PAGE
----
It may just sound like a word and a number to most or a new pop band even. To many though Block 10 is synonymous with oppression. The main prison in Nicosia, situated near Ledra Palace and the leafy Ayios Andreas area feels very out o f date. In many ways its modern looking observation tower is rather deceiving. Much of the place looks like the 1930’s, a sandstone fortress with turrets and all. Block 10 is situated in the furthest corner of the prison. You enter it through a small square heavy metal door which feels like a remnant of a Colditz escapees story. A friend of mine is here, Very wrongly. He is a student from  who shall be named X. The choice of anonymity is strategically political. By revealing X’s is real name I am unsure if I will do him more damage than good. 5 years ago he came to Cyprus, as an asylum seeker fleeing his country. As a genuine political refugee, his case got lost in the bureaucracy and after 5 years the country he had fled for fear of losing his life had changed from a political hotspot to a less dangerous place. Despite this he still feared for his life. When it became apparent that he would lose his asylum appeal through the Supreme Court, X was immediately arrested on the steps of hypocritical justice and taken handcuffed to Block 10. That was over two weeks ago and during this time he was also assualted by a burly police man, twice his size, who left a huge boot mark on his shirt. X is a peaceful person, he did not retaliate. This brutal attack was also conducted in front of several other officers, one of whom was  a senior officer who insisted X had a mobile. Just for our information, mobiles are only allowed to be used from Block 10 from 4 til 5 each afternoon. The rest of the time they are prohibited. The senior officer asked X why he had phoned certain people, an accusation he denied, the senior officer asked X where was his mobile, to which he replied ‘I do not have mobile’.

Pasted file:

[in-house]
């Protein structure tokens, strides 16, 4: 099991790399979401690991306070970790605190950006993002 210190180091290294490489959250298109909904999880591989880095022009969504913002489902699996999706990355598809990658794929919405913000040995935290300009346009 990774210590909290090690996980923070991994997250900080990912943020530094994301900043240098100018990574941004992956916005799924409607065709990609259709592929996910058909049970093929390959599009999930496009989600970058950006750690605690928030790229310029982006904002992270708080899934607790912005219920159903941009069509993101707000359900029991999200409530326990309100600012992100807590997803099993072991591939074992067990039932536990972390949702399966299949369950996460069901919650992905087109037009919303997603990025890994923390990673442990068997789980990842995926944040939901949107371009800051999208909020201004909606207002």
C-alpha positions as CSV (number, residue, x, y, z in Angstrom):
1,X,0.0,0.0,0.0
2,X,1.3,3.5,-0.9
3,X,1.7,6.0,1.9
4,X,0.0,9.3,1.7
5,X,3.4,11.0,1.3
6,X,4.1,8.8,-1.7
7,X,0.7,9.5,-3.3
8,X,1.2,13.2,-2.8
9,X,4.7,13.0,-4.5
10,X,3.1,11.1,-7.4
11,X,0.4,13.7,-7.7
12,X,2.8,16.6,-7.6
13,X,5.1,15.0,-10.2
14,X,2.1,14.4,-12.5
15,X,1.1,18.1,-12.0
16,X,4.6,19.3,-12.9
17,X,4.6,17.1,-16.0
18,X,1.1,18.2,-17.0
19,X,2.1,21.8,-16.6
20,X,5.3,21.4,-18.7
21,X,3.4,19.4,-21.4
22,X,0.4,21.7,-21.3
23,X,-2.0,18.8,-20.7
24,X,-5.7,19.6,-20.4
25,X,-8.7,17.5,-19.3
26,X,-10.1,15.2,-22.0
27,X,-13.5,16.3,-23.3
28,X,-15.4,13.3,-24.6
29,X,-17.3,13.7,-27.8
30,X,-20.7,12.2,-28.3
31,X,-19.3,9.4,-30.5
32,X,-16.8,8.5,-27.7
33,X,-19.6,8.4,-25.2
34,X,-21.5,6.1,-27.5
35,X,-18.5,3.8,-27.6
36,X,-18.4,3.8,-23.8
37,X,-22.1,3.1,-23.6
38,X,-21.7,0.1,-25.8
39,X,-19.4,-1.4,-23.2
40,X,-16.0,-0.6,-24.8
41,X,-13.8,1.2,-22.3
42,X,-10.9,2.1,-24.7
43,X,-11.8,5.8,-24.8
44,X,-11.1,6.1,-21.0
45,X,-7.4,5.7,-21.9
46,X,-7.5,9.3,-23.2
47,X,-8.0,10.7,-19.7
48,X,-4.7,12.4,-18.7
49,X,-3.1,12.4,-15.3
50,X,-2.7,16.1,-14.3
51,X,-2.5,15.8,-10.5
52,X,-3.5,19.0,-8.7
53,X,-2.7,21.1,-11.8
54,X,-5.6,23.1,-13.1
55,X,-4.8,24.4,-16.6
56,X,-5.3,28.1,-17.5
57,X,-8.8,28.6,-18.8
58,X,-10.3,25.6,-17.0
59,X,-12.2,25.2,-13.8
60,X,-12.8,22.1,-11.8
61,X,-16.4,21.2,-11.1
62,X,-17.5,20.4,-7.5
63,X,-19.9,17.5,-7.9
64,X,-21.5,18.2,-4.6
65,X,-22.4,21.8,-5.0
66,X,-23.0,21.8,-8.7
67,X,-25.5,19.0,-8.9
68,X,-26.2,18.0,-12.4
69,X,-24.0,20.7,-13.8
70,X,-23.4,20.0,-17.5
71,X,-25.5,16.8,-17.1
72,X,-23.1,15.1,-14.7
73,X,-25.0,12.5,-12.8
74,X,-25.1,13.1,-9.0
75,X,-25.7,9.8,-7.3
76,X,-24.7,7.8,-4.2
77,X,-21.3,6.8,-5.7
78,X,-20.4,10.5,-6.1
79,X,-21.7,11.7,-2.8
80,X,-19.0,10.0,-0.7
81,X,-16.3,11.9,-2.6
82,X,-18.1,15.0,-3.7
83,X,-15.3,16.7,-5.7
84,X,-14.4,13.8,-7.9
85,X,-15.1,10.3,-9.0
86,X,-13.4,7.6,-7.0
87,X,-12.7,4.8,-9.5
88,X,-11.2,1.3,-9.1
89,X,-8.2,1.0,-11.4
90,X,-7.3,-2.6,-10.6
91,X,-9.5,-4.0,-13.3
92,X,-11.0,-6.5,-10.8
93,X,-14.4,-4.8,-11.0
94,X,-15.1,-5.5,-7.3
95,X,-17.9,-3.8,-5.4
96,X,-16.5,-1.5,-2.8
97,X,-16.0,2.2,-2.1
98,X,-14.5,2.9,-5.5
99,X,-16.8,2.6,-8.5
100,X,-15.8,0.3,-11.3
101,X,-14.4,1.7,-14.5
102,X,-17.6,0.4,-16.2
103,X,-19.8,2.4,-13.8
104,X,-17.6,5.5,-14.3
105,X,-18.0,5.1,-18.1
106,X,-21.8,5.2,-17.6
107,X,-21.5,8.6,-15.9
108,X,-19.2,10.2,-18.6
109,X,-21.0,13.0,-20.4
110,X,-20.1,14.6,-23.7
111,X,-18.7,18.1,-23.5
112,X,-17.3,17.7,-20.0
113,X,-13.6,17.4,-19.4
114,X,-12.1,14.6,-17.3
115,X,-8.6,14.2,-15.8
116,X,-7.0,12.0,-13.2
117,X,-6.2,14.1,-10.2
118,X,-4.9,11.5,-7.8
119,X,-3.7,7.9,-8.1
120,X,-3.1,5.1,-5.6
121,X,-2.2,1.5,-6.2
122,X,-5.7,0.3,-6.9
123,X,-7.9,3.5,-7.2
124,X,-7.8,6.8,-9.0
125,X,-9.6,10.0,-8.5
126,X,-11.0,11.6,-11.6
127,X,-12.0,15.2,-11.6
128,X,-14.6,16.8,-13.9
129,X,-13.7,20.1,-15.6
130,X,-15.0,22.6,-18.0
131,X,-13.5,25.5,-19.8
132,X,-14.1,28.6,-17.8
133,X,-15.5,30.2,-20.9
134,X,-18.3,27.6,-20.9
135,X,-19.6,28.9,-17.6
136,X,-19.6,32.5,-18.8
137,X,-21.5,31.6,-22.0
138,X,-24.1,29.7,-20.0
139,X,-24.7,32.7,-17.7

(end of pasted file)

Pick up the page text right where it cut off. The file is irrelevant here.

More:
The boot took all the wind out of him. It knocked him backwards into some furniture. The burly police man, probably a body builder at some point, struck a couple more times. They ceased when they saw how fruitless the beating was and X was taken back to his cell, which he shares with 2 other people. 

‘I felt ashamed’  he told me ‘when I saw that horrible boot mark – I went to the toilet and tried to wash it off but that made it worse. An African man gave me a shirt. The shirt I had on my back was all I had to wear. I asked to see a doctor but was ignored at first. Two days later they took me to the hospital but all they did was x-ray my chest and nothing else. They said I was OK but I could not breathe properly, I could not cough or laugh without feeling pain.’

Is this really the country which I live in? It astounds me time and time again how people can treat their fellow human beings in such harsh, brutal ways. They took X eventually, after about 4 days to be examined properly and a doctor gave him some painkillers. He did not, no he could not explain how it happened and it seemed like even if he did the doctor would have not been the least concerned. The presence of a police man while he was being examined made this impossible as he knew if he told the doctor how it happened, his return to Block 10 would not have been so hospitable.

I did mention earlier that X is a student. A friend of mine teaches him and according to him, X is also a very fine student. Term starts next week and he lives in hope that he will be released to make it to class. I would like this story to end on a happier note but there may be just as much chance that X is deported. Some times it feels like people in authority who make these life altering decisions are playing roulette with some one else’s fate. They can tell you he will be freed tomorrow and he may be on a plane back to the place he fears more than Block 1o.  

‘Each day’ he tells me just as I am leaving ‘7 new people come here…and each day, 7 people are deported…’